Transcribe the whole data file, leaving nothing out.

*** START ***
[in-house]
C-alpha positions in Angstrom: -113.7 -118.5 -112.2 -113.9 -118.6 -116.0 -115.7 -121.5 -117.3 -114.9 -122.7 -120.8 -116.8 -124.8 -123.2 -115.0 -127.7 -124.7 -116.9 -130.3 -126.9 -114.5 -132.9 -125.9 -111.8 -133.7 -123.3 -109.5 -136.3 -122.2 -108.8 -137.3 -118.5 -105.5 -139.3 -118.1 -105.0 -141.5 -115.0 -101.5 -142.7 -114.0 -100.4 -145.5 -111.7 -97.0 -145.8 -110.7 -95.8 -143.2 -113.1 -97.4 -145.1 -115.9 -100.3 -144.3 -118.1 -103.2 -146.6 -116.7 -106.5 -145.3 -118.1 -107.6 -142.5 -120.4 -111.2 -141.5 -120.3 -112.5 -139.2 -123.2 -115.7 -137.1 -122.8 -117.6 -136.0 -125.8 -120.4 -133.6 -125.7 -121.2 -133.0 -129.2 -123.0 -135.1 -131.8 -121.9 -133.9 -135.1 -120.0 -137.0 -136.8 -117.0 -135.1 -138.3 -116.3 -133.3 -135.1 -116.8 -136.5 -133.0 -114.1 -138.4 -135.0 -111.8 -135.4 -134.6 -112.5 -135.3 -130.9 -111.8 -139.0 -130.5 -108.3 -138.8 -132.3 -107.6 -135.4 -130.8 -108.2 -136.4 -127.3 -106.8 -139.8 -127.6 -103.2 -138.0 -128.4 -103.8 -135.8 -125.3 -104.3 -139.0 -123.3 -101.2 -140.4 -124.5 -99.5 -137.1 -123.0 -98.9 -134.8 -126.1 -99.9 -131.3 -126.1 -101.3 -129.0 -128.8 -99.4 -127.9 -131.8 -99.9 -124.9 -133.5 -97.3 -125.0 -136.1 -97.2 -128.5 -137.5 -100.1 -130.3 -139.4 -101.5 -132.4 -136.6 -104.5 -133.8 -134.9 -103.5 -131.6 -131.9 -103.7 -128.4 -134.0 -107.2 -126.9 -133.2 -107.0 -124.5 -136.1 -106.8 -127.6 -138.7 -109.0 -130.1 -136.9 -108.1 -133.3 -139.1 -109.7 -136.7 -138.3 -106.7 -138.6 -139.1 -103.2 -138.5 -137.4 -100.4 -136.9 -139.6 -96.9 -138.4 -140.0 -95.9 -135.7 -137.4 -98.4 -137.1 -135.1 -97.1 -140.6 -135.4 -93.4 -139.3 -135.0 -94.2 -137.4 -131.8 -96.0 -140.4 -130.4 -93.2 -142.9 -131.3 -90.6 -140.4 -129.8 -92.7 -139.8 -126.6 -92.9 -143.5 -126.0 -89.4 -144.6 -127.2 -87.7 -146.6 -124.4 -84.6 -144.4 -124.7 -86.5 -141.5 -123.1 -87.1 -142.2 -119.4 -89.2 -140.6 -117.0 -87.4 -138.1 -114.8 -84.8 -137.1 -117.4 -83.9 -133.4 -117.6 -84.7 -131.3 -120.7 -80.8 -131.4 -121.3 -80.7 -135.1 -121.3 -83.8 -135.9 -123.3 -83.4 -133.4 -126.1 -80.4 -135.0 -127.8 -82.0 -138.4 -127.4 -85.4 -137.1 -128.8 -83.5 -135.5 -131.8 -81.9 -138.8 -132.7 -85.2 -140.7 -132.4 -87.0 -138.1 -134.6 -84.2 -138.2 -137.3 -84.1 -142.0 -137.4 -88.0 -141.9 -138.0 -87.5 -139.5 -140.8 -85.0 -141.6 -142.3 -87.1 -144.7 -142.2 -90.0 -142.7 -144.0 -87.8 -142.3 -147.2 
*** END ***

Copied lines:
[in-house]
C-alpha positions in Angstrom: -113.7 -118.5 -112.2 -113.9 -118.6 -116.0 -115.7 -121.5 -117.3 -114.9 -122.7 -120.8 -116.8 -124.8 -123.2 -115.0 -127.7 -124.7 -116.9 -130.3 -126.9 -114.5 -132.9 -125.9 -111.8 -133.7 -123.3 -109.5 -136.3 -122.2 -108.8 -137.3 -118.5 -105.5 -139.3 -118.1 -105.0 -141.5 -115.0 -101.5 -142.7 -114.0 -100.4 -145.5 -111.7 -97.0 -145.8 -110.7 -95.8 -143.2 -113.1 -97.4 -145.1 -115.9 -100.3 -144.3 -118.1 -103.2 -146.6 -116.7 -106.5 -145.3 -118.1 -107.6 -142.5 -120.4 -111.2 -141.5 -120.3 -112.5 -139.2 -123.2 -115.7 -137.1 -122.8 -117.6 -136.0 -125.8 -120.4 -133.6 -125.7 -121.2 -133.0 -129.2 -123.0 -135.1 -131.8 -121.9 -133.9 -135.1 -120.0 -137.0 -136.8 -117.0 -135.1 -138.3 -116.3 -133.3 -135.1 -116.8 -136.5 -133.0 -114.1 -138.4 -135.0 -111.8 -135.4 -134.6 -112.5 -135.3 -130.9 -111.8 -139.0 -130.5 -108.3 -138.8 -132.3 -107.6 -135.4 -130.8 -108.2 -136.4 -127.3 -106.8 -139.8 -127.6 -103.2 -138.0 -128.4 -103.8 -135.8 -125.3 -104.3 -139.0 -123.3 -101.2 -140.4 -124.5 -99.5 -137.1 -123.0 -98.9 -134.8 -126.1 -99.9 -131.3 -126.1 -101.3 -129.0 -128.8 -99.4 -127.9 -131.8 -99.9 -124.9 -133.5 -97.3 -125.0 -136.1 -97.2 -128.5 -137.5 -100.1 -130.3 -139.4 -101.5 -132.4 -136.6 -104.5 -133.8 -134.9 -103.5 -131.6 -131.9 -103.7 -128.4 -134.0 -107.2 -126.9 -133.2 -107.0 -124.5 -136.1 -106.8 -127.6 -138.7 -109.0 -130.1 -136.9 -108.1 -133.3 -139.1 -109.7 -136.7 -138.3 -106.7 -138.6 -139.1 -103.2 -138.5 -137.4 -100.4 -136.9 -139.6 -96.9 -138.4 -140.0 -95.9 -135.7 -137.4 -98.4 -137.1 -135.1 -97.1 -140.6 -135.4 -93.4 -139.3 -135.0 -94.2 -137.4 -131.8 -96.0 -140.4 -130.4 -93.2 -142.9 -131.3 -90.6 -140.4 -129.8 -92.7 -139.8 -126.6 -92.9 -143.5 -126.0 -89.4 -144.6 -127.2 -87.7 -146.6 -124.4 -84.6 -144.4 -124.7 -86.5 -141.5 -123.1 -87.1 -142.2 -119.4 -89.2 -140.6 -117.0 -87.4 -138.1 -114.8 -84.8 -137.1 -117.4 -83.9 -133.4 -117.6 -84.7 -131.3 -120.7 -80.8 -131.4 -121.3 -80.7 -135.1 -121.3 -83.8 -135.9 -123.3 -83.4 -133.4 -126.1 -80.4 -135.0 -127.8 -82.0 -138.4 -127.4 -85.4 -137.1 -128.8 -83.5 -135.5 -131.8 -81.9 -138.8 -132.7 -85.2 -140.7 -132.4 -87.0 -138.1 -134.6 -84.2 -138.2 -137.3 -84.1 -142.0 -137.4 -88.0 -141.9 -138.0 -87.5 -139.5 -140.8 -85.0 -141.6 -142.3 -87.1 -144.7 -142.2 -90.0 -142.7 -144.0 -87.8 -142.3 -147.2 